Herb Caen once wrote that the sprawling night fog that fills the San Francisco Bay could be precisely mapped in the mind of the listener from the sound of a dozen foghorns, each one of which was tuned to a different pitch. You can build up a similar picture of the mind of Bill Gates from his epic written deposition. For here, in no less than 43,000 words is Mappi Bill. Or 464 legal points, many of which are an anxious toot or blast each tuned to a slightly differing pitch of paranoia.
Some you've heard before, and some you haven't - such as the threat to withdraw Windows from market within six months [par 183], or the reclassification of Embedded Windows XP as "a set of tools", not an operating system. Or the claim that Internet Explorer browser development costs Microsoft $100 million a year[par 234]. The latter we calculate as enough to employ over 1,000 engineers at current market salaries.
Anyone who's watched IE innovation slow to a crawl since 1999 - since when we've had the addition of a print preview feature, and little else of note - may well ask what they're all doing. Much as we love the 'scrapbook' feature of IE for the Macintosh, it doesn't add up to three thousand man years' worth of innovation. But we digress.
Perhaps the most extraordinary part of his written performance is its context. Remember: this is the plea for clemency from a convicted criminal. Microsoft was found guilty two years ago, and large parts of the conviction were upheld on appeal. The current hearings are being held to resolve the punishment.
Now when murderers appeal for their sentences to be commuted, it's usually on the grounds of diminished responsibility. They don't argue that the sentence should be rejected because it deprives them of patronizing their favorite eateries. Perhaps our take on the Judaic-Christian tradition of justice is a little naive, but we've always kinda assumed that when you've been found to have done wrong, the punishment is supposed to hurt. Murderers - either civic or corporate - don't get to choose their own sentence.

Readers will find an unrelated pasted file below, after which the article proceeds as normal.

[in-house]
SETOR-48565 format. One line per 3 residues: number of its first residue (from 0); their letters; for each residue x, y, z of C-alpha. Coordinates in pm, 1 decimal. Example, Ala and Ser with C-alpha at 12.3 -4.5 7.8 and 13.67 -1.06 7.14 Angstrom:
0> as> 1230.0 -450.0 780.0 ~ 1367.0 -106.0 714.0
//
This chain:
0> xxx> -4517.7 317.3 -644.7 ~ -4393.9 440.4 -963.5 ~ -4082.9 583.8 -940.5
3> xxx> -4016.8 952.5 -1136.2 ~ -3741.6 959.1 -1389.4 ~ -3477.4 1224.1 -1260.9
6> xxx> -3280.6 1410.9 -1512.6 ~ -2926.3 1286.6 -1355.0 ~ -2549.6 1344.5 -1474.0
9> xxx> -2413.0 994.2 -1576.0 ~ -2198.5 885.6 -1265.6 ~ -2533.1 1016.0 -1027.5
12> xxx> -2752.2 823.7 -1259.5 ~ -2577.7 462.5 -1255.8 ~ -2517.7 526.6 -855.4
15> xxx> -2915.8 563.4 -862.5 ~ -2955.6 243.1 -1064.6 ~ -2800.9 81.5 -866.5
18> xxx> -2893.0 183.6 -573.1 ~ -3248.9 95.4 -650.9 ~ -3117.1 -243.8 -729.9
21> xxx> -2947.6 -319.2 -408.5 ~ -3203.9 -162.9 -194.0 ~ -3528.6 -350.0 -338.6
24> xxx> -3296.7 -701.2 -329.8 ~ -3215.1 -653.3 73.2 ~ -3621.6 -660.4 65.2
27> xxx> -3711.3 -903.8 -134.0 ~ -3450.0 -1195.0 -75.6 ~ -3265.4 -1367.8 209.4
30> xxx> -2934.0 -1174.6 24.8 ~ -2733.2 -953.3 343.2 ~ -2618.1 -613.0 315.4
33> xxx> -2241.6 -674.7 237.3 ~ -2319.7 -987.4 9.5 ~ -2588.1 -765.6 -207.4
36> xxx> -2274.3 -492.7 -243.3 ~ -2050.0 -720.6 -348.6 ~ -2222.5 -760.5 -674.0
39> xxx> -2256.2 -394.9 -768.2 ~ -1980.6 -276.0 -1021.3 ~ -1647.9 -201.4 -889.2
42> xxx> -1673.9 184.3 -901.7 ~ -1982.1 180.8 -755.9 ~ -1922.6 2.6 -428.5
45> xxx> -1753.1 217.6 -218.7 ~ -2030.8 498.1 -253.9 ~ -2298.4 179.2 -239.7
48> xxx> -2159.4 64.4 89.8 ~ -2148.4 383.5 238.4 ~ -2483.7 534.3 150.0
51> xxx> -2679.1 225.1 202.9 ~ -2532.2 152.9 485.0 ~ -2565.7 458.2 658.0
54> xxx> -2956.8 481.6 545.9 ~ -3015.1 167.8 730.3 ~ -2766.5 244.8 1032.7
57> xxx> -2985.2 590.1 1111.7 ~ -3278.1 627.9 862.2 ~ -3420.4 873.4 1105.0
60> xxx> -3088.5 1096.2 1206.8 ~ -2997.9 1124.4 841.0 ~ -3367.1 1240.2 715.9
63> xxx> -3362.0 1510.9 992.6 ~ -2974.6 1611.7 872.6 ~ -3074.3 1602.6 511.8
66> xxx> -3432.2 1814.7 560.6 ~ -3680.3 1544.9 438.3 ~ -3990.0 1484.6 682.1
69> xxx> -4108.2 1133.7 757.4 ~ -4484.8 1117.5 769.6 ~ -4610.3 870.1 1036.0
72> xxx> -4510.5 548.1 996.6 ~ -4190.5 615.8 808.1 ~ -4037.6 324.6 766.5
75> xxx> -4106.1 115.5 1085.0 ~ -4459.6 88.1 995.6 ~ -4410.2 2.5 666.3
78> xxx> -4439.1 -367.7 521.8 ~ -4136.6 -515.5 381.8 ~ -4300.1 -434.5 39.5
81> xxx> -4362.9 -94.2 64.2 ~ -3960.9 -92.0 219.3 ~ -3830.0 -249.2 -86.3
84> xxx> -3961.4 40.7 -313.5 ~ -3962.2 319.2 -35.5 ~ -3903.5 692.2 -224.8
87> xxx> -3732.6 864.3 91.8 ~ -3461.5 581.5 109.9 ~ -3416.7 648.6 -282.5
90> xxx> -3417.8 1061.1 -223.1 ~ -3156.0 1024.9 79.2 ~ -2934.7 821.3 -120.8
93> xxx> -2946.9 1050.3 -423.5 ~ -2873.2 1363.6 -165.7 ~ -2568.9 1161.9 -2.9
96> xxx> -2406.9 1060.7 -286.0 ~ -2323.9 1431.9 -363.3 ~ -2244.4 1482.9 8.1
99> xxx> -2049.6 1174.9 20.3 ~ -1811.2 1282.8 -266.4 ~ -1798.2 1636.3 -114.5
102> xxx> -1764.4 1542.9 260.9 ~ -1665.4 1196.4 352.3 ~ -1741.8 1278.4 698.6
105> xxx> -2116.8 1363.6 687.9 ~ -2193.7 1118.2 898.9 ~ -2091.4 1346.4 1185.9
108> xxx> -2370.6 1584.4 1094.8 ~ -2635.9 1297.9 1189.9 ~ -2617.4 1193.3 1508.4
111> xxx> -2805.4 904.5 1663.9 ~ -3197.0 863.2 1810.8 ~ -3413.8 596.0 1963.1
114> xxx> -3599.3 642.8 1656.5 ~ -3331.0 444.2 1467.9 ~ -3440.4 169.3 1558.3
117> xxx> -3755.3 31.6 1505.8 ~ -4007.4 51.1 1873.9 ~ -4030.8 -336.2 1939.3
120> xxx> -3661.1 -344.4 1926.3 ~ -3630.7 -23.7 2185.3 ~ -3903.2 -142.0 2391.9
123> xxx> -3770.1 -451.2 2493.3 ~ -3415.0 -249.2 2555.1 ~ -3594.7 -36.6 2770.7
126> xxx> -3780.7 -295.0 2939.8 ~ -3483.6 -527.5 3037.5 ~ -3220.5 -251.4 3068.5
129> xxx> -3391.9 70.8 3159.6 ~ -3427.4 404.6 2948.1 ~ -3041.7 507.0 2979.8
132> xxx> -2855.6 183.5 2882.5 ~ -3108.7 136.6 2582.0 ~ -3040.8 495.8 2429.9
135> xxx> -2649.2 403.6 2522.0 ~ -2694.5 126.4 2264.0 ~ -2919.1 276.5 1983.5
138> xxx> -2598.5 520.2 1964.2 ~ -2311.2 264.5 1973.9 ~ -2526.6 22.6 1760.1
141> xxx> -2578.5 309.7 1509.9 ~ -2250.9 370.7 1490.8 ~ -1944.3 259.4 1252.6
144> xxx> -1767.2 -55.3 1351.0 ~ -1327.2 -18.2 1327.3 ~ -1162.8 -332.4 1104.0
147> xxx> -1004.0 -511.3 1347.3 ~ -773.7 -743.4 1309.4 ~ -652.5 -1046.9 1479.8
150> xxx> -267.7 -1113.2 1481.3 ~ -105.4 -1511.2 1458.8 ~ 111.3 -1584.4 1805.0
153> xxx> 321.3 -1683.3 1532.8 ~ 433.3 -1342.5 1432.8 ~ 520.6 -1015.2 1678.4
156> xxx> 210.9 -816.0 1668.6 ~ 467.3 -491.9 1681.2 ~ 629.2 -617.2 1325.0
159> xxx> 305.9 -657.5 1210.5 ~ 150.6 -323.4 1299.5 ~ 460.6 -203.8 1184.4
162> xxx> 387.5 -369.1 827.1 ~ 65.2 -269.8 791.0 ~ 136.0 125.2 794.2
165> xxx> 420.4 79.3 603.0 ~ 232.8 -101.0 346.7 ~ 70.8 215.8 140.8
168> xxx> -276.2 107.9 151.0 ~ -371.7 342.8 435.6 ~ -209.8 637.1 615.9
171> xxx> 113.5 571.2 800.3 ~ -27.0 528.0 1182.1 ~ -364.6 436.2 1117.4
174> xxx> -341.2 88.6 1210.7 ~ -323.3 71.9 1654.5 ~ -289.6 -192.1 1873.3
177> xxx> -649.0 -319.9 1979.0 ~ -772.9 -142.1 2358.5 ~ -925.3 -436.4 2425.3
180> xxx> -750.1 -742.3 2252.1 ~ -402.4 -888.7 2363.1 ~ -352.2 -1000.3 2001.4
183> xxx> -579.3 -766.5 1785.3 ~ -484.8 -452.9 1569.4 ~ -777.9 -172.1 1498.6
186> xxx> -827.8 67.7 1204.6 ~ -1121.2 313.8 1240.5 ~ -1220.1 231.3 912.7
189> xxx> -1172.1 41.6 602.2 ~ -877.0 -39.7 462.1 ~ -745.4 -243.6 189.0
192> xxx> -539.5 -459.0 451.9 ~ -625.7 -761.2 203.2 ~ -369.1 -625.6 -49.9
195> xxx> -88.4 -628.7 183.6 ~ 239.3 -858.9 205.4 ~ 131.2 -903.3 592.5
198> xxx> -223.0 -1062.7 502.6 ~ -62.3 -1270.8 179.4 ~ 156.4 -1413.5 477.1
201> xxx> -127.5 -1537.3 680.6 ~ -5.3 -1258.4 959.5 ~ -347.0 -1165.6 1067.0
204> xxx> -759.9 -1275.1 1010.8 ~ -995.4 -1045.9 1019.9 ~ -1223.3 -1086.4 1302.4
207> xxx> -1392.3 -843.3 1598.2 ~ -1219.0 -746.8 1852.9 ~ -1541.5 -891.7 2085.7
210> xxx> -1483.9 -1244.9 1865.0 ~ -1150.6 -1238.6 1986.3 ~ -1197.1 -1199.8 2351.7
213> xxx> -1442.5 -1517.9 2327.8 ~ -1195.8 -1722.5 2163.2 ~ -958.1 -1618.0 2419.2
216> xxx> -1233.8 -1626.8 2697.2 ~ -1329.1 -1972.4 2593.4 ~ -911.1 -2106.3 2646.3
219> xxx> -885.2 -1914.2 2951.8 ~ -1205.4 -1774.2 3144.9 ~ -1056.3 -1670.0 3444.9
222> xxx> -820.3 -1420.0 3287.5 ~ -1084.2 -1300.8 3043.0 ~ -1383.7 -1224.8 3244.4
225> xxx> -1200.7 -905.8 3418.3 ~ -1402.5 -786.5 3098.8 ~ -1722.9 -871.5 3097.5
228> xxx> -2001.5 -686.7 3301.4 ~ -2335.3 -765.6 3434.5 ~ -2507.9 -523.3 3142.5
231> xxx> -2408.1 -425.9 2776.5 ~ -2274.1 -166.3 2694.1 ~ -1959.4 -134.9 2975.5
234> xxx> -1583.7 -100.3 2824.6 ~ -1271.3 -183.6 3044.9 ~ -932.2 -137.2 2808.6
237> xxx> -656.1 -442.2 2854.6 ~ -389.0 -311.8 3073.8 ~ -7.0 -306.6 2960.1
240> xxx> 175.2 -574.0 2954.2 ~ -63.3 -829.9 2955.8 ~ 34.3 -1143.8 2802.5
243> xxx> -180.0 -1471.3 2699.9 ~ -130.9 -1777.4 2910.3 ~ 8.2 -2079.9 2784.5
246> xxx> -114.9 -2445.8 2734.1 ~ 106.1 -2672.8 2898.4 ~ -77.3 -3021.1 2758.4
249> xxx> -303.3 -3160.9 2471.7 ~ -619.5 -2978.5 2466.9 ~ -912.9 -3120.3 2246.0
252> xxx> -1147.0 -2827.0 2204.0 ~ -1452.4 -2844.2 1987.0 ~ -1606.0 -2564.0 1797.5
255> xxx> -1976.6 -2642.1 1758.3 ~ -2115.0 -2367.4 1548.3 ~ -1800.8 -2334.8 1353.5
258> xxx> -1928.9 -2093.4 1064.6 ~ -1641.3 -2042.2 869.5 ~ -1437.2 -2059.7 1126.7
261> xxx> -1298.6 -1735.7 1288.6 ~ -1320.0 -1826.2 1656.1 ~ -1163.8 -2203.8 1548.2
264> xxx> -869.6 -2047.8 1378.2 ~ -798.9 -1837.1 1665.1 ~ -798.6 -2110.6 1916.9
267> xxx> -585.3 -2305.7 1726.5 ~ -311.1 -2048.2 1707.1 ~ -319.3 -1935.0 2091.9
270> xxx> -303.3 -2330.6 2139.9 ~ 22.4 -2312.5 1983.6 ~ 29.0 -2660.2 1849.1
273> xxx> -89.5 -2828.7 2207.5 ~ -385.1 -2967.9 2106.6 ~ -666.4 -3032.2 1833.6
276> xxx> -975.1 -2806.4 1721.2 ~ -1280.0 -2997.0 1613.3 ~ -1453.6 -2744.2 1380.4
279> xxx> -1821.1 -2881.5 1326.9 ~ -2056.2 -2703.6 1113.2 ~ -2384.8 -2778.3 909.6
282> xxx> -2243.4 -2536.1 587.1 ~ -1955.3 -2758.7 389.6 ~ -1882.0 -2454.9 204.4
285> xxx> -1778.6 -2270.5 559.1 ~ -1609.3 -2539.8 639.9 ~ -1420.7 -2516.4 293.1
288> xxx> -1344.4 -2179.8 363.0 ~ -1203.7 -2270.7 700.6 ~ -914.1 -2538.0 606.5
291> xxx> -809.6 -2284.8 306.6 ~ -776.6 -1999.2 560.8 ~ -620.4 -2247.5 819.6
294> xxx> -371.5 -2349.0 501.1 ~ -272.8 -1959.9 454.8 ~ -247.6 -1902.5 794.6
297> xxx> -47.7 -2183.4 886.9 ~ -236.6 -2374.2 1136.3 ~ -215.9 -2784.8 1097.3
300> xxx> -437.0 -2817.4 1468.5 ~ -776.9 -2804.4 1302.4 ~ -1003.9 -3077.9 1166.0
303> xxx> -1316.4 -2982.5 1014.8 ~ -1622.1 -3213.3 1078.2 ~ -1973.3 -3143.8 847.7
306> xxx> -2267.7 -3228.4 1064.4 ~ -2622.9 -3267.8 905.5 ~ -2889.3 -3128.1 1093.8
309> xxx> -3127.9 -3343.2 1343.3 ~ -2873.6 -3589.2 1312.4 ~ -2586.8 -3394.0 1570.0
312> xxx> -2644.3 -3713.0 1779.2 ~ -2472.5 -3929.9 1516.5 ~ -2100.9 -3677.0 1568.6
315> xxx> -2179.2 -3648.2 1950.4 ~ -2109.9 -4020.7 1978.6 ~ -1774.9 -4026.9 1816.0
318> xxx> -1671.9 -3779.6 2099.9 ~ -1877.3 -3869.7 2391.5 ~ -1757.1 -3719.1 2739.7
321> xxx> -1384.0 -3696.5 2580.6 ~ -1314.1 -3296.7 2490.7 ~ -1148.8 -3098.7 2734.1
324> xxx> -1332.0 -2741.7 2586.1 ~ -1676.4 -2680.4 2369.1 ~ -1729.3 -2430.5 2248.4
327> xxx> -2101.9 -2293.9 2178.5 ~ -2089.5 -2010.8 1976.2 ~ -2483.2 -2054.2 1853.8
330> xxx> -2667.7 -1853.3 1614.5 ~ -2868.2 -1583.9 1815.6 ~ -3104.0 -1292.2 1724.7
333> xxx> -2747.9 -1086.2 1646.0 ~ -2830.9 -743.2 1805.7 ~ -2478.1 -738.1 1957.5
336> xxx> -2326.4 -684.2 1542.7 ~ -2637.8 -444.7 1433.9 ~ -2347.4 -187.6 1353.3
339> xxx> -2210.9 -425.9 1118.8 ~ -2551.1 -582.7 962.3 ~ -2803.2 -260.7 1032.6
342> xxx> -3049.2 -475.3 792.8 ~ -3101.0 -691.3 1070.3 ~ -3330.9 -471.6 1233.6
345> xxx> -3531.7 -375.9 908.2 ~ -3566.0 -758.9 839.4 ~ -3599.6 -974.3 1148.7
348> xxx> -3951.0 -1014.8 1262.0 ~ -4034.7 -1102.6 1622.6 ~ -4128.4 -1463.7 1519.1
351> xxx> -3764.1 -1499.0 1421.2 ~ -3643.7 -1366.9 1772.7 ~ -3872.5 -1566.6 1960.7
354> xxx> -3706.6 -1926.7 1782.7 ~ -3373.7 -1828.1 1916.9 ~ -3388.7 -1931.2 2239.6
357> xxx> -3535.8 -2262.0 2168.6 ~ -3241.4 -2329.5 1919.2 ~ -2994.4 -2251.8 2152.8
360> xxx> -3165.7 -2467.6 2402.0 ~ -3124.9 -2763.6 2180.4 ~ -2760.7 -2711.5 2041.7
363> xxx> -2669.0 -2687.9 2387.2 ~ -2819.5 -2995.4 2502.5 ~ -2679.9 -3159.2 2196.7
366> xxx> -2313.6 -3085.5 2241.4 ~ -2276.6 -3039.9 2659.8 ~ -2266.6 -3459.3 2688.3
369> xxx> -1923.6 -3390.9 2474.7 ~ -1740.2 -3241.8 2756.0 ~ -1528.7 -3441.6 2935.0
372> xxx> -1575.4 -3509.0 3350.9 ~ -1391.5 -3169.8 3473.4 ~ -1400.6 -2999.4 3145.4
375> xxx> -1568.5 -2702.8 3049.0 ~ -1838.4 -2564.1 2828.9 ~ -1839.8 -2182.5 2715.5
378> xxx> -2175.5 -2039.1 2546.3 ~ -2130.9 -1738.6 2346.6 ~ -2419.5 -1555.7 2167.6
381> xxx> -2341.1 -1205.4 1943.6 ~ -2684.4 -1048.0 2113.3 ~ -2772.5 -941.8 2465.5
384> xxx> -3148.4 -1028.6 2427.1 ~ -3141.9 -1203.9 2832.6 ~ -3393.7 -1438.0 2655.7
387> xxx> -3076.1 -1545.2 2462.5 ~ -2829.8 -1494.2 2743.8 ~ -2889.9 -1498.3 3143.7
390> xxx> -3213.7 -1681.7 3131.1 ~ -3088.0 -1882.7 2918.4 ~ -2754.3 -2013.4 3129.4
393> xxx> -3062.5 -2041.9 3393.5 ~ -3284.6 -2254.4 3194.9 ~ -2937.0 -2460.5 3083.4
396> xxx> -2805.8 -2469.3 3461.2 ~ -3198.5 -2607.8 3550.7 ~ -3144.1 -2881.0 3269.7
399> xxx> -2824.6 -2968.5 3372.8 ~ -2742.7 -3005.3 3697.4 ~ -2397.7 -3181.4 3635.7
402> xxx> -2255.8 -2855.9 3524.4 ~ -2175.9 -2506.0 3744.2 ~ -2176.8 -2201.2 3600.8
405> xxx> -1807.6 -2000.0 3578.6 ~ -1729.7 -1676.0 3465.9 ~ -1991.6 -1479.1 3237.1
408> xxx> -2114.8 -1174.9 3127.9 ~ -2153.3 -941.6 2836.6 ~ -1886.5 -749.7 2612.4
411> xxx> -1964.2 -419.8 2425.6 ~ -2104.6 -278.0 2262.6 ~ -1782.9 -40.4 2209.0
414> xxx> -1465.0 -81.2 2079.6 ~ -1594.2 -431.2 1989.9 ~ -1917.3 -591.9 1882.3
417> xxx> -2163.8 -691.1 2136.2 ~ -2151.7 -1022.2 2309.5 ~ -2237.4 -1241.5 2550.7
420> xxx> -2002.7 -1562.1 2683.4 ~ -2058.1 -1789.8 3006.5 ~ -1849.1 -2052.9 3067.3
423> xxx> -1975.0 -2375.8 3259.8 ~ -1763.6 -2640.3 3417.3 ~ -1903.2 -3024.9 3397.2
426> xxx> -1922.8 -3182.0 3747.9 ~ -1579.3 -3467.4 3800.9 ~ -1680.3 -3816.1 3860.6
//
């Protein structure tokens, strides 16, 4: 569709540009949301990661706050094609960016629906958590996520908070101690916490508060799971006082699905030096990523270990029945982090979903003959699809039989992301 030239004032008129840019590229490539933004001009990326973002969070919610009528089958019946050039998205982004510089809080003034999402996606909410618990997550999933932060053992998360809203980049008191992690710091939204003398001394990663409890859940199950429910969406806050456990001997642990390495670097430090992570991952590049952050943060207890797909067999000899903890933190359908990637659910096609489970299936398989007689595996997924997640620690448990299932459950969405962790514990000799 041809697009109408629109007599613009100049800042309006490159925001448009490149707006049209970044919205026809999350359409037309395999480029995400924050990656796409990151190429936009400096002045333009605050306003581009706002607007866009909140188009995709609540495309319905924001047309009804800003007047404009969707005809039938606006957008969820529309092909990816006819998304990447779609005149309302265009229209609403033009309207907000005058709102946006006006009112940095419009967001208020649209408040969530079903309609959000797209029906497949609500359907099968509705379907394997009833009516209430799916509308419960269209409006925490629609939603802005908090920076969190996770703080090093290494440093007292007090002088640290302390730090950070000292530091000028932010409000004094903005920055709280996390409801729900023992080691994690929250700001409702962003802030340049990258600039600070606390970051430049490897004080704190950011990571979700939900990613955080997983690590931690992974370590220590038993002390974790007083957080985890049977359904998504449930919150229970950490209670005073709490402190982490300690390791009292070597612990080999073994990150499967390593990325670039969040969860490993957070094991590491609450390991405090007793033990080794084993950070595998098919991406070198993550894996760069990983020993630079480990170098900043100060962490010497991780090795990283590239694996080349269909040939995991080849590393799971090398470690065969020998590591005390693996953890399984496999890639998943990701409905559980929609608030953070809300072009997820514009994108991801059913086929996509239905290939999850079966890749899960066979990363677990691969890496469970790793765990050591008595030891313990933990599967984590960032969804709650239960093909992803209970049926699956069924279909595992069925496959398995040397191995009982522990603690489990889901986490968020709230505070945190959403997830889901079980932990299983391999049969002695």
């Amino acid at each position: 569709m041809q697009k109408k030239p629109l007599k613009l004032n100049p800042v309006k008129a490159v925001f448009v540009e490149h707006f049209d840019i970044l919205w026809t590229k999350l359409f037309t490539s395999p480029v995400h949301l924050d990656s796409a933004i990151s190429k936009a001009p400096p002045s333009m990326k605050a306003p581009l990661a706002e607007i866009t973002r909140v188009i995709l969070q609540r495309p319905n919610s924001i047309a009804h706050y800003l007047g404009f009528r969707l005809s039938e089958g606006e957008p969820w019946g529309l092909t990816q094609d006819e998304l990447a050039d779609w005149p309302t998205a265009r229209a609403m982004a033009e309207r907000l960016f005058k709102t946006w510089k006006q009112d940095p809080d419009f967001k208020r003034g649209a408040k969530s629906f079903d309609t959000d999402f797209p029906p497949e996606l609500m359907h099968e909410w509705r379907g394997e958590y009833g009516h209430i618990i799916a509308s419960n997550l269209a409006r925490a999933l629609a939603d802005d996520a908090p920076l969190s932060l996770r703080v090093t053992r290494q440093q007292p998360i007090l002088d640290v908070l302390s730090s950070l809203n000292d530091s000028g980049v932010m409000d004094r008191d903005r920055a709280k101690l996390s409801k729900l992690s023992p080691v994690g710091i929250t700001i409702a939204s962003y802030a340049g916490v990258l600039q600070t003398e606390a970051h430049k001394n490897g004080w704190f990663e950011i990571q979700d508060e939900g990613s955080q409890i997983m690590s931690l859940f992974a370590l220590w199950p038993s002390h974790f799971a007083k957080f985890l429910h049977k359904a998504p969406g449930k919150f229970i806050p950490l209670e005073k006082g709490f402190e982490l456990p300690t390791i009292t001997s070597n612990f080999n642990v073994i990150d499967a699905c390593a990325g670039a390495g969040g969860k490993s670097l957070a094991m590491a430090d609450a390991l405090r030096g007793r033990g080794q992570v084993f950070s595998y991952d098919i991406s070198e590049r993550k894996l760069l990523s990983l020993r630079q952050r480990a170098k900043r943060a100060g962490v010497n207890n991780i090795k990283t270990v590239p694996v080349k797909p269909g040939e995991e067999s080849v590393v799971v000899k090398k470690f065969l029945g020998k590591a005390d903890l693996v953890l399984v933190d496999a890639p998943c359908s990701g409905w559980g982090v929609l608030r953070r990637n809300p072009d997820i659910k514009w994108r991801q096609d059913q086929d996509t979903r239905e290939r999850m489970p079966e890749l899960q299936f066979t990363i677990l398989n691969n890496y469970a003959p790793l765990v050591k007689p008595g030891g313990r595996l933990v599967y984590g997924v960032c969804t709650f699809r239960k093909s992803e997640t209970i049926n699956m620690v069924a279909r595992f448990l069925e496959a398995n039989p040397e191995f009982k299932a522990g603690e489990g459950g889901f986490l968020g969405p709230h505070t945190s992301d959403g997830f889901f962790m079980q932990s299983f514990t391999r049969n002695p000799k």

Although the inkies this morning paint Gates' testimony as a return to sanity and coherence, his regal, novella-length, deposition suggests otherwise. Those 43,000 words explain how badly the proposed remedy will harm the convicted company. Which rather misses the point, and suggests that his grasp on reality - and contempt for the judicial system - is just as shaky as it was in his video deposition first time round, when he quibbled over the meaning of the word "the", and, when challenged with authoring a particularly incriminating memo, bleated that "the computer wrote it!"
In fact Gates inadvertently, and surely unconsciously, suggests a picture of thriving innovation in a post-settlement Windows world. One where OEMs, spurred by the freedom to differentiate their OS offerings, add their own innovations, the winners and losers determined by the Darwinian competition that free markets are supposed to stage.
Of course Bill doesn't quite see it like that.
He also admits - and again it's subliminal - that clones of Windows such as KDE's Desktop remove the incentive for Microsoft to profit from ubiquitous elements such as the "Start" button. Now imagine if a company, let's call it HighwayCorp., owned a monopoly on using the word "STOP' on signs at road intersections, forcing competitors to devise ingenious ways to portray the same message. We'd fairly soon decide that 'STOP' wasn't the sole property of any single company, and force HighwayCorp to ensure its signs compete on other merits, such as the reflectiveness of the paint, or their durability against attack by trigger-happy NRA members. (This metaphor isn't completely accidental, as attentive readers will know).
Commodification has always been the enemy of Microsoft, and many of those four hundred legal points convey the same fear. Here's the most emblematic.
Feel Bill's pain